Secondly, I think it’s important to talk about what Gram isn’t. Forget the hyperbole, there is every chance that Gram is not breaching copyright. I’m no lawyer but a quick perusal of the fair dealings legislation and the copyright obligations suggest that this particular is blurry and I would suggest that pursuing this in court would be a fools game.
So if it might not be illegal, the ethics are certainly worth examining. Are they acting ethically? Are they using a food bloggers work and profiting off it? (If you cast aside the fact they probably aren’t profiting just yet) Yes, they certainly intend to profit from it. Is it unethical? As with every discussion of ethics it isn’t black and white. Sure, they could have engaged bloggers more before quoting and linking to them, but they don’t really have to. I haven’t asked permission to do the same here and I wouldn’t remove a link even if you wanted me to.
In my eyes, the business model is almost identical to that of Google’s, albeit on a much smaller scale. The quotes are of similar length, the user is there looking for something of interest, and the advertising is reasonably separate from the content and both parties provide an opportunity to opt-out. Is Google’s business model wrong? Unethical? Are you willing to block Google from your website. It’s very easy.
Finally the arguments that it is a waste of paper have taken much different paths. The QR codes are stupid, noone will download the app. The quotes are crap. The writing is bad. The design is shit. It’s printed on dead trees. Each of these may be true, but I think instead of poo-pooing the idea, it’s worth looking at it with an open mind.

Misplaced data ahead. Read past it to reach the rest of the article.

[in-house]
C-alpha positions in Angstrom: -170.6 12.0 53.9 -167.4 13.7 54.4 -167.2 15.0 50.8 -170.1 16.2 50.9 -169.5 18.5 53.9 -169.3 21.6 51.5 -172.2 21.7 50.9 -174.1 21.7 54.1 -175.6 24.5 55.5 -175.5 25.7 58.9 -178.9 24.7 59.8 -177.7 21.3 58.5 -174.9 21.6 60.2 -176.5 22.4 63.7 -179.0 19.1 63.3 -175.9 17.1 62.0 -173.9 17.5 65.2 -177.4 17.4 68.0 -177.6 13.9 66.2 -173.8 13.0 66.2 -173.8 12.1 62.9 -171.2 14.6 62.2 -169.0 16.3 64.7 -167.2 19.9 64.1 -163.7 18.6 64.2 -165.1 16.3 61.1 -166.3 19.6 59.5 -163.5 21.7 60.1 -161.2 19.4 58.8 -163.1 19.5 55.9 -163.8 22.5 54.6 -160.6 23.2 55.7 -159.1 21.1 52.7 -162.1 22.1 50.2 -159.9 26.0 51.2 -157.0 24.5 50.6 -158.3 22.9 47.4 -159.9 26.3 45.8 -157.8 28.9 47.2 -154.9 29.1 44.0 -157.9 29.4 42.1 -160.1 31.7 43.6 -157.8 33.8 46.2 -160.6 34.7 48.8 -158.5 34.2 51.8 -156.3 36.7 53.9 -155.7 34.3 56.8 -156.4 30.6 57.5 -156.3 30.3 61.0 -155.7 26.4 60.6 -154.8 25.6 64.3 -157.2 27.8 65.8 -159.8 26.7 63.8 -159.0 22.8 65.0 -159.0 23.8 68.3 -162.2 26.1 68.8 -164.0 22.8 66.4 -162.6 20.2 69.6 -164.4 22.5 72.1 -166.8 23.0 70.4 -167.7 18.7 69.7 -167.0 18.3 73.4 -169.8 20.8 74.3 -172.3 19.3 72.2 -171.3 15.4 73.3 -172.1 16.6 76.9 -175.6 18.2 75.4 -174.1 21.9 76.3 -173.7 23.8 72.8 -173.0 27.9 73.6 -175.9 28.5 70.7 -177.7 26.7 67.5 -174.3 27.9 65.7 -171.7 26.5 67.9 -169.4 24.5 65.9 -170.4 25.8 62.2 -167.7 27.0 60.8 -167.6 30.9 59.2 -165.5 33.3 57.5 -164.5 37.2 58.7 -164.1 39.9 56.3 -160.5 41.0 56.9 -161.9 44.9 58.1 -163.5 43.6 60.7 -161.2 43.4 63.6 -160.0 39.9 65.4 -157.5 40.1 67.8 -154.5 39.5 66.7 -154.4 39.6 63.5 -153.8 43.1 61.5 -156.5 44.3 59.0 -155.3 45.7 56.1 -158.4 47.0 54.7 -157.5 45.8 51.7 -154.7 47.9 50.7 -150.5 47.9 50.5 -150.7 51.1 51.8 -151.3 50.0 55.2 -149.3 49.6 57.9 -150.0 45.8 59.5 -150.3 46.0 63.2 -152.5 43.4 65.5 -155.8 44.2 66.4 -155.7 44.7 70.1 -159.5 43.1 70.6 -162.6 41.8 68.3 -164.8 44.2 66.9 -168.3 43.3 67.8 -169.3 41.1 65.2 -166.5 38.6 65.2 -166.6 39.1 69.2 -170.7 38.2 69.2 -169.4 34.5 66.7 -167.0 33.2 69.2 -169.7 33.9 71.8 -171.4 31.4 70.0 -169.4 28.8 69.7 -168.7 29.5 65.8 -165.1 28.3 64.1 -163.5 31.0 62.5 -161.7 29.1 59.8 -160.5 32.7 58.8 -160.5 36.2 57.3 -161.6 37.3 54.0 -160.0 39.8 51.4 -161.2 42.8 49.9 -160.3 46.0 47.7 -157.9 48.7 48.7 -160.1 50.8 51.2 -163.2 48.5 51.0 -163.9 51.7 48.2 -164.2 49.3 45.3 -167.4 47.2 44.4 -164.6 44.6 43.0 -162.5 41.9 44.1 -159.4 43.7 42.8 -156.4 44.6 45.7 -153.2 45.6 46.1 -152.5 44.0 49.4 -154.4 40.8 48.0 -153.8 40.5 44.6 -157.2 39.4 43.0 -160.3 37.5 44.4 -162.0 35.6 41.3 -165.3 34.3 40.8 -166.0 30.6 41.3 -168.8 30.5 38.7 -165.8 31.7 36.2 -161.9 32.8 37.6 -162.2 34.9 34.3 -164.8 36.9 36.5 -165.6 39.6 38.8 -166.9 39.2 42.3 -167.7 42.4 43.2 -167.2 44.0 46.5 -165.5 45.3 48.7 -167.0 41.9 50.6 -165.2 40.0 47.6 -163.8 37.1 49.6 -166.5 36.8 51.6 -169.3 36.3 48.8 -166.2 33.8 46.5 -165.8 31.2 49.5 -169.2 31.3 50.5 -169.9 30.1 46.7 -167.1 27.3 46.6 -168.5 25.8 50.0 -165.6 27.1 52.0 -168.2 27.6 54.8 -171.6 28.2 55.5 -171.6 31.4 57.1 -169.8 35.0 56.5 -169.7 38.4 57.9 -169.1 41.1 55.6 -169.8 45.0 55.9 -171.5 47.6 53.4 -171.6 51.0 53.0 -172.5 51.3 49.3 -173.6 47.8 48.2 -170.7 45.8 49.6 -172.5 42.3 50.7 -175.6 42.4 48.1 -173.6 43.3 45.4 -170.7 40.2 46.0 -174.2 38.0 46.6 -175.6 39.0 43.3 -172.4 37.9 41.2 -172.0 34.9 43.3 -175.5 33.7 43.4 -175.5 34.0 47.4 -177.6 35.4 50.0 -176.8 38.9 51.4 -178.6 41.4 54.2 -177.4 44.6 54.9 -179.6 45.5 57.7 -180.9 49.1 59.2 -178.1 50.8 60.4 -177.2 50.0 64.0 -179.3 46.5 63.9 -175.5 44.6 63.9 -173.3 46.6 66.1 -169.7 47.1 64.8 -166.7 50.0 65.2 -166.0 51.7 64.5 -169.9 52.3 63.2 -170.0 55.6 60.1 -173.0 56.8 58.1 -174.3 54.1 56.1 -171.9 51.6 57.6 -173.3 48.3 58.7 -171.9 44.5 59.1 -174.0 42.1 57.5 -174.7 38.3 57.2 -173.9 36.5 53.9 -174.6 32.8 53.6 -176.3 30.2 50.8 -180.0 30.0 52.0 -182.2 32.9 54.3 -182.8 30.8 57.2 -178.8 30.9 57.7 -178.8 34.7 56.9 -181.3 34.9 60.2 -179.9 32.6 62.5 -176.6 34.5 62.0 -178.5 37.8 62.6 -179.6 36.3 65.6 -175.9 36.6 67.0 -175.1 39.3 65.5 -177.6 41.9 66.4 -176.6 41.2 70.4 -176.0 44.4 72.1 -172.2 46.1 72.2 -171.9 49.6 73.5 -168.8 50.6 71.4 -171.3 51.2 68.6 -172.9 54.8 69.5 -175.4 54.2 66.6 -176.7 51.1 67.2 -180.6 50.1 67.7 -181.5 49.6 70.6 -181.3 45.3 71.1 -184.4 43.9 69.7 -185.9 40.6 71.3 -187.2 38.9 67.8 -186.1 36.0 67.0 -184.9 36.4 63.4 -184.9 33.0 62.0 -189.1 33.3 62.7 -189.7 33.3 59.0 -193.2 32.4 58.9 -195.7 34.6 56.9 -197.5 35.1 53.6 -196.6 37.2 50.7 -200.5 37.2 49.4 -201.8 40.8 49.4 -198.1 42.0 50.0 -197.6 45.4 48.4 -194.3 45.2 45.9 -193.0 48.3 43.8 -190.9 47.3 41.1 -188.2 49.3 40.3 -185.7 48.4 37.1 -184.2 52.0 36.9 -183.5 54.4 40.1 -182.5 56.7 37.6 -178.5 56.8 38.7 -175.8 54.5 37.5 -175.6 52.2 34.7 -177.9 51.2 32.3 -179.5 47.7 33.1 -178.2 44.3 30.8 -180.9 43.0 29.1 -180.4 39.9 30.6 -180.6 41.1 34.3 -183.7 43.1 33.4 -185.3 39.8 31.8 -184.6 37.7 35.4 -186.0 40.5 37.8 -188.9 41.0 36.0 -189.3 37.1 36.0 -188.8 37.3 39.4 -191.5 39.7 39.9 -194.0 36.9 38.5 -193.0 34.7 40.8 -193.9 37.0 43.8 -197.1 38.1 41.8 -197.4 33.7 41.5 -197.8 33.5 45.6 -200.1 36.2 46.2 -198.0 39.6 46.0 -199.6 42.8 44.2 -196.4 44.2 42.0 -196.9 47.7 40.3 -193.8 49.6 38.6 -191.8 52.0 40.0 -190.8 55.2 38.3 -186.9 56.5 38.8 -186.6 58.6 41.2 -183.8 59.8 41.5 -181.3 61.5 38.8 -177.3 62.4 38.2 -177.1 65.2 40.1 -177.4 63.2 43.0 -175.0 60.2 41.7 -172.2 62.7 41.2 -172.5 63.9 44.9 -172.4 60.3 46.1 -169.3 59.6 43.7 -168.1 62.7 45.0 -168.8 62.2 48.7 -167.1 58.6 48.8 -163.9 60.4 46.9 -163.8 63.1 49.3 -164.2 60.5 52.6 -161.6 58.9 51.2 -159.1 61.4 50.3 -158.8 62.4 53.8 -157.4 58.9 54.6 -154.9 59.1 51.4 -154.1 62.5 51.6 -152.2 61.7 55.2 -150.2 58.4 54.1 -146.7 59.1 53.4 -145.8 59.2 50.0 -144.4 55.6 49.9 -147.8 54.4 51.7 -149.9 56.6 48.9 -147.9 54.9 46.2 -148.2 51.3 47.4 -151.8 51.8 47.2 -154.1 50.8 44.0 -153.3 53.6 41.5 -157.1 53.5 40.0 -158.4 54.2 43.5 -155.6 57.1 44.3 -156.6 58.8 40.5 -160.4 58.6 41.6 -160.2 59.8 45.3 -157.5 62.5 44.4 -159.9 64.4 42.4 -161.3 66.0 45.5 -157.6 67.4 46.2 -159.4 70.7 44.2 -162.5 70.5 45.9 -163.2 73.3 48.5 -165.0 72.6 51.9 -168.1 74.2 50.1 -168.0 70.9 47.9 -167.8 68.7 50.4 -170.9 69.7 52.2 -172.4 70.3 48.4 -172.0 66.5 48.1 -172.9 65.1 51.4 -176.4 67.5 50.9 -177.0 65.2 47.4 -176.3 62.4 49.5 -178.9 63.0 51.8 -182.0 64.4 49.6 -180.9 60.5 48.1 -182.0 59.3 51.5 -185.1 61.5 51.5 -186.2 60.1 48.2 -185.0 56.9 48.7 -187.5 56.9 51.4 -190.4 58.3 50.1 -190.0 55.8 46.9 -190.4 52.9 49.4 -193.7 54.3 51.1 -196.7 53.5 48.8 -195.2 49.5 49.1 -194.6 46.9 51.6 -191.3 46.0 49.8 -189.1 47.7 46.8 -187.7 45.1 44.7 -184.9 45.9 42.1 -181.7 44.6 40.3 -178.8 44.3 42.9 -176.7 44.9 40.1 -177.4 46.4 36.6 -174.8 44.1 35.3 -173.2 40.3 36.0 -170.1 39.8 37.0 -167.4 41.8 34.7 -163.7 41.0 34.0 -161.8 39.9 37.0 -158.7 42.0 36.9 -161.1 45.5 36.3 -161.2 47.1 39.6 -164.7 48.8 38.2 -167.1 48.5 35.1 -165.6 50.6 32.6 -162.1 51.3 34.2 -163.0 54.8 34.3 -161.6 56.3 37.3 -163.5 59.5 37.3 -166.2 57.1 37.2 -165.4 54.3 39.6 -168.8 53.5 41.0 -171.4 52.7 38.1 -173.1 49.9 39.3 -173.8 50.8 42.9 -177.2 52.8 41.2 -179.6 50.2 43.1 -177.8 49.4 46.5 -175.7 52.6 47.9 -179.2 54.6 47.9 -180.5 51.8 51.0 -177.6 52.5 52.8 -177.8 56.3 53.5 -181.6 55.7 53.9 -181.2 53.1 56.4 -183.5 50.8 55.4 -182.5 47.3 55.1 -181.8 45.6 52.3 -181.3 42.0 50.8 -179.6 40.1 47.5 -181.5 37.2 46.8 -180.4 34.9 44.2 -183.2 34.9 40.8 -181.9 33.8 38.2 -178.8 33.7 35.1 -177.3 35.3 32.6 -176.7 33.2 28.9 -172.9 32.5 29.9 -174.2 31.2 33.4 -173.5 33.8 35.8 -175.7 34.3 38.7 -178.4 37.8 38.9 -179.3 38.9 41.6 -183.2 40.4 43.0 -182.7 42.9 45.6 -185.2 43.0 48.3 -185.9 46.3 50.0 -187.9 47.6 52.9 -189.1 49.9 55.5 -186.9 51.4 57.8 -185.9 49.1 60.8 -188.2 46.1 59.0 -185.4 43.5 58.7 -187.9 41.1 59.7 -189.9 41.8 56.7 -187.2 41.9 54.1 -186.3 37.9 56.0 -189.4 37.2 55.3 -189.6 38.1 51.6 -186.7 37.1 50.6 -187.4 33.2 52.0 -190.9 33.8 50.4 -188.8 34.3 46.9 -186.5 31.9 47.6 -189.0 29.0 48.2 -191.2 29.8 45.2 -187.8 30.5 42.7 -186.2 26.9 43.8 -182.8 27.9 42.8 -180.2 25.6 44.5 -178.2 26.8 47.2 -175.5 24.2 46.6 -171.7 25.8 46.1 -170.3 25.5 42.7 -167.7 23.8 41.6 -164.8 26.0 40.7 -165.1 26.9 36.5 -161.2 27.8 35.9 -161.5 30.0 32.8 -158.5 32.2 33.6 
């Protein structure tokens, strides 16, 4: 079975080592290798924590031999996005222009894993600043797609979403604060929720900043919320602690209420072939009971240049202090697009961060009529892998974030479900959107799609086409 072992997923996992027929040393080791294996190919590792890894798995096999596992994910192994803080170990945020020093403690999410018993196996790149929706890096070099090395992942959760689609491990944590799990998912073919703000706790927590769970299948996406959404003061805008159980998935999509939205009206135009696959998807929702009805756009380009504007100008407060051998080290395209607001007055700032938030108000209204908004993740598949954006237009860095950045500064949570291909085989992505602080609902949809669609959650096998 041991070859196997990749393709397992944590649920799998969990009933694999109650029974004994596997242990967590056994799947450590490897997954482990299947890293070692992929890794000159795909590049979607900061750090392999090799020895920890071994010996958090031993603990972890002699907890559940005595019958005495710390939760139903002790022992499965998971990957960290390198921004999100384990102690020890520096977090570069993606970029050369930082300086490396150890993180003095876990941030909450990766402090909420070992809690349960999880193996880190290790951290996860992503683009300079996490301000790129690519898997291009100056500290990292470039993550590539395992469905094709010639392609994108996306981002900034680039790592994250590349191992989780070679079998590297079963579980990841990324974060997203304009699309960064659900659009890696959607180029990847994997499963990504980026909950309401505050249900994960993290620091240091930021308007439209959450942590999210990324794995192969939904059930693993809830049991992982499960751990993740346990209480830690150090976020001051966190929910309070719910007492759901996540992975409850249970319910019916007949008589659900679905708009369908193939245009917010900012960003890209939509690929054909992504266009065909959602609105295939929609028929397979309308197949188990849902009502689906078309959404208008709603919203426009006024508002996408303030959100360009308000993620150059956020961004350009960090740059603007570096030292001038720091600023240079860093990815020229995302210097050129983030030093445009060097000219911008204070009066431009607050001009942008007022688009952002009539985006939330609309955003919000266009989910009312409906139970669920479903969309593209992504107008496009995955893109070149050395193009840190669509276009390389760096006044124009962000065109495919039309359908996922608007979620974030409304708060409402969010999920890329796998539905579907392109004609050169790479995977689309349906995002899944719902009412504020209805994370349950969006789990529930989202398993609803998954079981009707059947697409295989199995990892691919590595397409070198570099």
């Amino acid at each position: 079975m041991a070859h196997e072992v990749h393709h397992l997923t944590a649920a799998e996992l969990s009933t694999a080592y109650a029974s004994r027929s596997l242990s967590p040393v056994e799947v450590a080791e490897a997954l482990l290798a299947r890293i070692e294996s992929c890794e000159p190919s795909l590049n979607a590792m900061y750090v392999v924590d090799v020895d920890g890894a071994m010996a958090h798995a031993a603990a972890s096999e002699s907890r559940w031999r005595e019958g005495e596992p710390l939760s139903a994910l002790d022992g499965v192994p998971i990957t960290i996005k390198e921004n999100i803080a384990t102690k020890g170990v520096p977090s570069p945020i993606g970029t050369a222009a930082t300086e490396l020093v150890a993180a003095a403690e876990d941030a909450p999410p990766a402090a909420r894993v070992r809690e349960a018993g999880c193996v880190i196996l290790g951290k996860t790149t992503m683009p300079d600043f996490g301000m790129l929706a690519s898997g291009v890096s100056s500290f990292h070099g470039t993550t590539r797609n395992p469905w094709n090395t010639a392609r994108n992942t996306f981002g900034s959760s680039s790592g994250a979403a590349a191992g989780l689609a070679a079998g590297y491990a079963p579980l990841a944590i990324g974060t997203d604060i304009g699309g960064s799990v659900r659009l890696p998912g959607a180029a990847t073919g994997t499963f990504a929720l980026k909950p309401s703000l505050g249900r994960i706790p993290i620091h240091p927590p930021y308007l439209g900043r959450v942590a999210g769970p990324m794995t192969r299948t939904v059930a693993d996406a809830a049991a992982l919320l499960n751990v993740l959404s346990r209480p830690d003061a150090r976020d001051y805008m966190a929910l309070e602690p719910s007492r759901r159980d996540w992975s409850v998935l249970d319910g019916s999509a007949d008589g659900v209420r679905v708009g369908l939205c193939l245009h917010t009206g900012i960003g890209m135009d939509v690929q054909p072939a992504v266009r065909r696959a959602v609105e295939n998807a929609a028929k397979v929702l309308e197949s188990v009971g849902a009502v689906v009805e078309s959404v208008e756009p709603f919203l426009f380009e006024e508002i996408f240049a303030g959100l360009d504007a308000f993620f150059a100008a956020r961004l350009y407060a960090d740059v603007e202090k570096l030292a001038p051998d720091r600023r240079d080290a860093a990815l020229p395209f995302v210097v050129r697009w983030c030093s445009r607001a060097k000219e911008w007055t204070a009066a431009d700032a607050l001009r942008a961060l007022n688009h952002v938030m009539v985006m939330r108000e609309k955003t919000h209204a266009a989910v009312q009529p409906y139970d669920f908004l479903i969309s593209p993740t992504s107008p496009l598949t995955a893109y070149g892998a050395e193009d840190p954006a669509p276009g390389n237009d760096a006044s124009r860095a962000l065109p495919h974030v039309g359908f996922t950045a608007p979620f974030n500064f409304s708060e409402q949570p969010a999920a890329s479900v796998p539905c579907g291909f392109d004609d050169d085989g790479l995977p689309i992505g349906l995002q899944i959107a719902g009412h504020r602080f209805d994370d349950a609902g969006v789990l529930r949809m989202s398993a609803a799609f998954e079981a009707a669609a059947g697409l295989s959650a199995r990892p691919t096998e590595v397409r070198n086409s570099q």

Is it promoting the blogosphere? Is it validation that what what we as a community create is valuable? Done better, could it be awesome?
Personally, I think what Gram has created isn’t amazing but with a bit of a rethink, it could be great. More and more people will understand what a QR code is, more and more people will know who the featured bloggers are and more and more people might stop only reading the Epicure for their food news.
So, if I were to publish a zine. Would anyone volunteer any of their content? I’d reproduce it in full. I’d link to your blog. I’d write a good sized blurb about you as a writer. I’d use your photo and a photo of you. I’d sell advertising. If I could afford to, I’d pay you. Would you do it if I intended to make money? What if it was explicitly not-for-profit?You should follow me on Twitter.